During that semester, as well as integrating the previously-mentioned pedagogical theories, I found that the Creative Process was invaluable in helping me structure the course. Though I have only seen it used in this iteration in the context of secondary Visual Arts, it fit in beautifully with the development of language skills, and I think could be used as a framework in other subjects as well. The individual steps will be very familiar, and can be spread out and used over an entire unit of study (as I do in my Art program) or scaled down to fit within a single period. I will give an example of the application of this process - specifically, how I used it to work through a clay relief sculpture unit with my students last year.

Challenging and Inspiring
When introducing a new topic, concept, or project, I try to start here, by inviting my students to be inspired by the potential that exists in our new topic of study. Often, this is dictated by the curriculum; in my case, the curriculum specifies that 9th grade French Immersion Visual Arts students be introduced to the art of ancient Egypt and Mesopotamia. We therefore examined ancient relief sculptures in caves, temples, on columns, and in burial chambers, focusing on a few key aspects: the level of relief, the textures used, and most importantly what stories are being told, and how they can be interpreted based on the sculptor’s choices.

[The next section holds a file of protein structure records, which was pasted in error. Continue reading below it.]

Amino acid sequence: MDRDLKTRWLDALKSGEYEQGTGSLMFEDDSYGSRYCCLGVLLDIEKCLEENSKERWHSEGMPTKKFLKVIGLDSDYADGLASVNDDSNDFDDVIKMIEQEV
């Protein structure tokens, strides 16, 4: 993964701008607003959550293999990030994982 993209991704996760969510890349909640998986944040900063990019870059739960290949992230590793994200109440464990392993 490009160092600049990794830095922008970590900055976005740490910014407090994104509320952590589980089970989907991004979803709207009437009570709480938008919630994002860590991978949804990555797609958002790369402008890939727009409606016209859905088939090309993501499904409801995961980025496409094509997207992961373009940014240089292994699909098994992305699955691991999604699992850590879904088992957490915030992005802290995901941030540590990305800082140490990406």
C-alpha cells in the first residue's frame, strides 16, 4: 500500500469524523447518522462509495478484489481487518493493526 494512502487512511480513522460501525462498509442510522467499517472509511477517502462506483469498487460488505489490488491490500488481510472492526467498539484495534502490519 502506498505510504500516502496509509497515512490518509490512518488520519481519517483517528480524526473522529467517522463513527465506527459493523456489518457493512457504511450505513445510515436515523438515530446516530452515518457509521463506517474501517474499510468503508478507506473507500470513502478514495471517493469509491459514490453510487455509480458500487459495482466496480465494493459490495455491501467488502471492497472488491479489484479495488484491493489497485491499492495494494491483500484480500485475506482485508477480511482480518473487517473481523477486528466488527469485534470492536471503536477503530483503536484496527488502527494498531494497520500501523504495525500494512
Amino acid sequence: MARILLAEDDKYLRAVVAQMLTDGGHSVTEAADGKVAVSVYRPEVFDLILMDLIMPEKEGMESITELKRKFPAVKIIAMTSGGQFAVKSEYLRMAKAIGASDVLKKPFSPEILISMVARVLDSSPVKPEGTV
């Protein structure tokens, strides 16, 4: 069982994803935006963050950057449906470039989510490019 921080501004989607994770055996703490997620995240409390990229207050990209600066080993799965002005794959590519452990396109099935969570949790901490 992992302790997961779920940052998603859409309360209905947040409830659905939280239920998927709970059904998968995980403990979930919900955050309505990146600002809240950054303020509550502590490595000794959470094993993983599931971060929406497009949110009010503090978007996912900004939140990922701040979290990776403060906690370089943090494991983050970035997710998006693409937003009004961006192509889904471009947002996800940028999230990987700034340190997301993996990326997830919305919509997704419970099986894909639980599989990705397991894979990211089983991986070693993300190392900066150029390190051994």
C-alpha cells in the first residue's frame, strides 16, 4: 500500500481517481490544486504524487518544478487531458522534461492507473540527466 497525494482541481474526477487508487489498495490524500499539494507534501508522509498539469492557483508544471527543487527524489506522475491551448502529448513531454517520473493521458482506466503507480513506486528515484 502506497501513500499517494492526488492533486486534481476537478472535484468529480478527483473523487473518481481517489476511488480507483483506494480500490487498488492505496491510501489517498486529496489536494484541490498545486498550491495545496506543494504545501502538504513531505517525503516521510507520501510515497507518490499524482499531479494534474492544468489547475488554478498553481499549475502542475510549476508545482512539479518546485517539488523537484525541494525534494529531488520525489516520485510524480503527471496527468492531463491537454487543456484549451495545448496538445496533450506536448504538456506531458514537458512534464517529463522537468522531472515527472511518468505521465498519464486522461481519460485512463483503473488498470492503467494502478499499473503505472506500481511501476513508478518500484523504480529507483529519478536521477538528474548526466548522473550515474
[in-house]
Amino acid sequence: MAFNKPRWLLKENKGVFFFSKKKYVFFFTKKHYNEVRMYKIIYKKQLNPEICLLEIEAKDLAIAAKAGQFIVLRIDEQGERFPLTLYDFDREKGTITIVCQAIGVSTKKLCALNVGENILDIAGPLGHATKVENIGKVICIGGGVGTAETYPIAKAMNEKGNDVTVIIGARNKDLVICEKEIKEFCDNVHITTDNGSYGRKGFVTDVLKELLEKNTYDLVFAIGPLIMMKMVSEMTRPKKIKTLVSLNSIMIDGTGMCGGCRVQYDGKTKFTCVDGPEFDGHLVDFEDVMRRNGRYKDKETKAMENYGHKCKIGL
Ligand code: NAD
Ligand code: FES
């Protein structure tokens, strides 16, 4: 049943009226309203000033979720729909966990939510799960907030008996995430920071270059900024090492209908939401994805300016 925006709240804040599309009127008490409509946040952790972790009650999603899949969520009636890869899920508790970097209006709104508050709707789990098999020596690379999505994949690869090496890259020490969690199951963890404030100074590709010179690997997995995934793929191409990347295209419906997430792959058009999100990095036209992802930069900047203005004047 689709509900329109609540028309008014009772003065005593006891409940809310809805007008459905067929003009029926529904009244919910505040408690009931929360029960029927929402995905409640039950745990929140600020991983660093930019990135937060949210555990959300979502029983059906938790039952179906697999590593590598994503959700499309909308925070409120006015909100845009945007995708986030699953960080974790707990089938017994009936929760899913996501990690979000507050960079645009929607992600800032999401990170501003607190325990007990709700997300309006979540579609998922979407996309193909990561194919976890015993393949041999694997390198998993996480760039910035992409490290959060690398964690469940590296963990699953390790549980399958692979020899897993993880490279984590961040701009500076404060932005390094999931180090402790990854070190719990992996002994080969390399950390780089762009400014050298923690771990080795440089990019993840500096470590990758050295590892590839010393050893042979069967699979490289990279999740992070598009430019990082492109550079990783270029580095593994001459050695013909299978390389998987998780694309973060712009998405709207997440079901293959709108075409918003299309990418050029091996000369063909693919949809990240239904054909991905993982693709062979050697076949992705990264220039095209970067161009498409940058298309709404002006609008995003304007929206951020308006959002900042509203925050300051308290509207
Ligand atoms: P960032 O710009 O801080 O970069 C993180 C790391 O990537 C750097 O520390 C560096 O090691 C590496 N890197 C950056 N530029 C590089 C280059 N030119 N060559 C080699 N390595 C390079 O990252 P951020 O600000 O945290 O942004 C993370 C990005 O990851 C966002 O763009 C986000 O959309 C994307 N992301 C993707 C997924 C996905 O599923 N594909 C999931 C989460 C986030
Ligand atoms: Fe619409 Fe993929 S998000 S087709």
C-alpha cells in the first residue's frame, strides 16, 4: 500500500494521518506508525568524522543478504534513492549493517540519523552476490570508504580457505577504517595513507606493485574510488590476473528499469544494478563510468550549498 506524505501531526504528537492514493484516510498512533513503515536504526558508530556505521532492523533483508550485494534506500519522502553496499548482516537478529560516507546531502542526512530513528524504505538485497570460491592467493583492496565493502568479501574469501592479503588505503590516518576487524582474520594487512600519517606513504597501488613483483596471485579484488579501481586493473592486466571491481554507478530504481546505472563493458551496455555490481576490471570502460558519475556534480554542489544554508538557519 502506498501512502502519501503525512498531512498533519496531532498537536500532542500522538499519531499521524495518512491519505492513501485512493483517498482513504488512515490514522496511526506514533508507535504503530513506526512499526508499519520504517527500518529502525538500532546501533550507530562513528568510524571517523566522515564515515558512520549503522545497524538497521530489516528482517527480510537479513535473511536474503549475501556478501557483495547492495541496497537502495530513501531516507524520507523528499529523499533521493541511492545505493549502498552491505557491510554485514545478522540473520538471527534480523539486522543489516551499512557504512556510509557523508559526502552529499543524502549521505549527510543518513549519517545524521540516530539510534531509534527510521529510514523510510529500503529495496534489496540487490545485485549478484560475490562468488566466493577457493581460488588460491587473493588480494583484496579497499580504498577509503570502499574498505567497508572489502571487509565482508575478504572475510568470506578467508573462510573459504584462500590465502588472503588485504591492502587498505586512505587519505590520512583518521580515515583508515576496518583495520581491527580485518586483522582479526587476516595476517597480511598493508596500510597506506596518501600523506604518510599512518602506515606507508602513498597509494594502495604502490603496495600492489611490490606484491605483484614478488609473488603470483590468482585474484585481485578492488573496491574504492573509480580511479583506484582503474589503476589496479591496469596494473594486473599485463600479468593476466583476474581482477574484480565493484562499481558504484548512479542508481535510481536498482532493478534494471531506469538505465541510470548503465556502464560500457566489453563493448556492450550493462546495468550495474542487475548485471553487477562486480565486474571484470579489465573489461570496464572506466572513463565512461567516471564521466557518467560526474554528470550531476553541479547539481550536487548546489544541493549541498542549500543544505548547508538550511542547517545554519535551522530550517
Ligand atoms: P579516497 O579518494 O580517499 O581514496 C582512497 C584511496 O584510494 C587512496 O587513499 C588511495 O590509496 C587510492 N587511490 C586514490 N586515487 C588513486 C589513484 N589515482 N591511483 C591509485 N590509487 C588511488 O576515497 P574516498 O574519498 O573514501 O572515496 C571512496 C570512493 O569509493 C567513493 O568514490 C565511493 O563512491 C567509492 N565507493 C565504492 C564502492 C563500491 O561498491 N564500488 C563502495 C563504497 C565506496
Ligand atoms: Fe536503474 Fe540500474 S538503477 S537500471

When it comes to challenging students, the focus is on developing skills based on the topic of inspiration, rather than replicating stylistic elements or subjects. The artistic challenge posed to my students, therefore: how can depth and texture be used effectively in a clay slab to help communicate a story about you?

Imagining and Generating